Napster asserts an affirmative defense to the charge that its users directly infringe plaintiffs’ copyrighted musical compositions and sound recordings.
B. Fair Use
 Napster contends that its users do not directly infringe plaintiffs’ copyrights because the users are engaged in fair use of the material. See 17 U.S.C. § 107 (“[T]he fair use of a copyrighted work . . . is not an infringement of copyright.”). Napster identifies three specific alleged fair uses: sampling, where users make temporary copies of a work before purchasing; space-shifting, where users access a sound recording through the Napster system that they already own in audio CD format; and permissive distribution of recordings by both new and established artists.
 The district court considered factors listed in 17 U.S.C. § 107, which guide a court’s fair use determination. These factors are: (1) the purpose and character of the use; (2) the nature of the copyrighted work; (3) the “amount and substantiality of the portion used” in relation to the work as a whole; and (4) the effect of the use upon the potential market for the work or the value of the work. See 17 U.S.C. § 107. The district court first conducted a general analysis of Napster system uses under § 107, and then applied its reasoning to the alleged fair uses identified by Napster. The district court concluded that Napster users are not fair users.[n3] We agree. We first address the court’s overall fair use analysis.
1. Purpose and Character of the Use
 This factor focuses on whether the new work merely replaces the object of the original creation or instead adds a further purpose or different character. In other words, this factor asks “whether and to what extent the new work is ‘transformative.’” See Campbell v. Acuff-Rose Music, Inc., 510 U.S. 569, 579 (1994).
 The district court first concluded that downloading MP3 files does not transform the copyrighted work. Napster, 114 F. Supp. 2d at 912. This conclusion is supportable. Courts have been reluctant to find fair use when an original work is merely retransmitted in a different medium. See, e.g., Infinity Broadcast Corp. v. Kirkwood, 150 F.3d 104, 108 (2d Cir. 1994) (concluding that retransmission of radio broadcast over telephone lines is not transformative); UMG Recordings, Inc. v. MP3.com, Inc., 92 F. Supp. 2d 349, 351 (S.D.N.Y.) (finding that reproduction of audio CD into MP3 format does not “transform” the work), certification denied, 2000 WL 710056 (S.D.N.Y. June 1, 2000) (“Defendant's copyright infringement was clear, and the mere fact that it was clothed in the exotic webbing of the Internet does not disguise its illegality.”).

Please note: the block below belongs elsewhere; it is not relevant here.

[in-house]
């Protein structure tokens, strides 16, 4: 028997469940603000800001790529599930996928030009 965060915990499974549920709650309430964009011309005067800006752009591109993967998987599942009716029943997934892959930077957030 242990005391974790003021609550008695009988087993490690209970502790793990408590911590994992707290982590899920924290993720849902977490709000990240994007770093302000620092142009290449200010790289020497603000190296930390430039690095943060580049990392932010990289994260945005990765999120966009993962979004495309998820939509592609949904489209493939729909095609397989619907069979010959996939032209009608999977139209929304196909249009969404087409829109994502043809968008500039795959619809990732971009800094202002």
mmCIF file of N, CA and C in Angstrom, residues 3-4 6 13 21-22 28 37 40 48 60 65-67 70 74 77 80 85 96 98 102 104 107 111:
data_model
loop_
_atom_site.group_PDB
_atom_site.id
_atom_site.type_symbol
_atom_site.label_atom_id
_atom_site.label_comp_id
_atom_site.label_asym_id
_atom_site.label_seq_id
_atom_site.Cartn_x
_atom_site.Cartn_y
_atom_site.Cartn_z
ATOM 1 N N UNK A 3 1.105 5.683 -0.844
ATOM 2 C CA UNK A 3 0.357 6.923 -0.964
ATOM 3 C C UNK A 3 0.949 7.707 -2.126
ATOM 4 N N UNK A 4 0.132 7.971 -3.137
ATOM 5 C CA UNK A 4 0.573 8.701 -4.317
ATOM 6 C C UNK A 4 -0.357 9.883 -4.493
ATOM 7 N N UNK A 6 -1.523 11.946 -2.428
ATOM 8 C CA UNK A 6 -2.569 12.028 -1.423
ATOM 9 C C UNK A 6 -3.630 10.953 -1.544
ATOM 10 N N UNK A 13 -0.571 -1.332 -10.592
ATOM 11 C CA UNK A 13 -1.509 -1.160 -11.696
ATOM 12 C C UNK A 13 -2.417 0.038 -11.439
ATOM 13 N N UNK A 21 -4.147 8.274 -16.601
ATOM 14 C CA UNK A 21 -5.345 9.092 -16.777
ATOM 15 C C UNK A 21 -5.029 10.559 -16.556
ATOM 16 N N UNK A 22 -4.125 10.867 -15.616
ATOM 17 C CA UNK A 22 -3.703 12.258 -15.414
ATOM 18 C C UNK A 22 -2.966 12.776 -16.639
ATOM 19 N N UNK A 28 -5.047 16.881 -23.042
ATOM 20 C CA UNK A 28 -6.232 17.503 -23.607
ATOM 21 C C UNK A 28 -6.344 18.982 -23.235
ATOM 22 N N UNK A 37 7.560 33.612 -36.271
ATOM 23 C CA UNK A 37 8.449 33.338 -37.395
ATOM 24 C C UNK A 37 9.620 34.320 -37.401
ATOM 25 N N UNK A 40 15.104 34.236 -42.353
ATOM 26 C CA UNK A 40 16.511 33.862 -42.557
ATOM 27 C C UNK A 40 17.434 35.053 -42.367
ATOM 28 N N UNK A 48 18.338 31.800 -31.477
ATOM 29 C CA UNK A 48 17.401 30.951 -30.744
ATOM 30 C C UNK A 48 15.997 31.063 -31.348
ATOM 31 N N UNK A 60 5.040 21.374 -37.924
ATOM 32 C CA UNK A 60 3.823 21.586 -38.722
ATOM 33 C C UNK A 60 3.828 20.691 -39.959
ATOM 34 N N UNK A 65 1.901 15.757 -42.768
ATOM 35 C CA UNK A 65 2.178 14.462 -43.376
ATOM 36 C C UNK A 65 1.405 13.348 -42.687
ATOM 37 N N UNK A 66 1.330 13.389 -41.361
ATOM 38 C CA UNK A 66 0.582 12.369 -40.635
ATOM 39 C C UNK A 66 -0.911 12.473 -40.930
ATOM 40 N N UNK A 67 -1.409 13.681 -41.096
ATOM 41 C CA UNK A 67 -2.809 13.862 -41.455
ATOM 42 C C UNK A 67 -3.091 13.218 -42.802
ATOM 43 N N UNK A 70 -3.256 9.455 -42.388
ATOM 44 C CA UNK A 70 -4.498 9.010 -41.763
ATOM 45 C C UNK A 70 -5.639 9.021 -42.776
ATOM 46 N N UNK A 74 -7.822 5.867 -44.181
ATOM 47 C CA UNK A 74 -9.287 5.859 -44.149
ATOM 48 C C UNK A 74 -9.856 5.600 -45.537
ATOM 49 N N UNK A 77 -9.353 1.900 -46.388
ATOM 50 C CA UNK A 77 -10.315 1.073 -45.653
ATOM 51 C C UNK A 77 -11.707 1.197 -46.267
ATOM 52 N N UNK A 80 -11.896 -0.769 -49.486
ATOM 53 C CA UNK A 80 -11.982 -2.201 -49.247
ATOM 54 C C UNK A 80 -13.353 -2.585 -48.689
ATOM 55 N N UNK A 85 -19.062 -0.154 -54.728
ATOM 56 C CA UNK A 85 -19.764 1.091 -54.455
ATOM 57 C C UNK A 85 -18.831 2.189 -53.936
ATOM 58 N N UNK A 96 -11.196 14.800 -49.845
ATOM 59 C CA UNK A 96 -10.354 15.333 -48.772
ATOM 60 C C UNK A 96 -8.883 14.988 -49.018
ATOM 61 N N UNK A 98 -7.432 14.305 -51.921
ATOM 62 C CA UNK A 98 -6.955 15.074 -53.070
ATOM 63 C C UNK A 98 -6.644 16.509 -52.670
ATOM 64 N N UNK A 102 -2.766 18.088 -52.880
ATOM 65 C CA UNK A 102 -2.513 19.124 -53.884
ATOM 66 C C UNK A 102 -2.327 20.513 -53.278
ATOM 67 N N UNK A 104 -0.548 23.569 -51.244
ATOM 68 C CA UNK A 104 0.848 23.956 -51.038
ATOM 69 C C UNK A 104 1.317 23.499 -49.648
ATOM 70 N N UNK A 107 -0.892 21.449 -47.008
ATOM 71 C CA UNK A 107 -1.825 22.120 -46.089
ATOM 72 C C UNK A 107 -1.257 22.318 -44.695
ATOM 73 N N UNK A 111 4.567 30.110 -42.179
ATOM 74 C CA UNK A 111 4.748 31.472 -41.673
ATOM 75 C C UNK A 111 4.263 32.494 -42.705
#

This “purpose and character” element also requires the district court to determine whether the allegedly infringing use is commercial or noncommercial. See Campbell, 510 U.S. at 584-85. A commercial use weighs against a finding of Napster users engage in commercial use of the copyrighted materials largely because (1) “a host user sending a file cannot be said to engage in a personal use when distributing that file to an anonymous requester” and (2) “Napster users get for free something they would ordinarily have to buy.” Napster, 114 F. Supp. 2d at 912. The district court’s findings are not clearly erroneous.
 Direct economic benefit is not required to demonstrate a commercial use. Rather, repeated and exploitative copying of copyrighted works, even if the copies are not offered for sale, may constitute a commercial use. See Worldwide Church of God v. Philadelphia Church of God, 227 F.3d 1110, 1118 (9th Cir. 2000) (stating that church that copied religious text for its members “unquestionably profit[ed]” from the unauthorized “distribution and use of [the text] without having to account to the copyright holder”); American Geophysical Union v. Texaco, Inc., 60 F.3d 913, 922 (2d Cir. 1994) (finding that researchers at for-profit laboratory gained indirect economic advantage by photocopying copyrighted scholarly articles). In the record before us, commercial use is demonstrated by a showing that repeated and exploitative unauthorized copies of copyrighted works were made to save the expense of purchasing authorized copies. See Worldwide Church, 227 F.3d at 1117-18; Sega Enters. Ltd. v. MAPHIA, 857 F. Supp. 679, 687 (N.D. Cal. 1994) (finding commercial use when individuals downloaded copies of video games “to avoid having to buy video game cartridges”); see also American Geophysical, 60 F.3d at 922. Plaintiffs made such a showing before the district court. [n4]
 We also note that the definition of a financially motivated transaction for the purposes of criminal copyright actions includes trading infringing copies of a work for other items, “including the receipt of other copyrighted works.” See No Electronic Theft Act (“NET Act”), Pub. L. No. 105-147, 18 U.S.C. § 101 (defining “Financial Gain”).
2. The Nature of the Use
 Works that are creative in nature are “closer to the core of intended copyright protection” than are more fact-based works. See Campbell, 510 U.S. at 586. The district court determined that plaintiffs’ “copyrighted musical compositions and sound recordings are creative in nature . . . which cuts against a finding of fair use under the second factor.” Napster, 114 F. Supp. 2d at 913. We find no error in the district court’s conclusion.
3. The Portion Used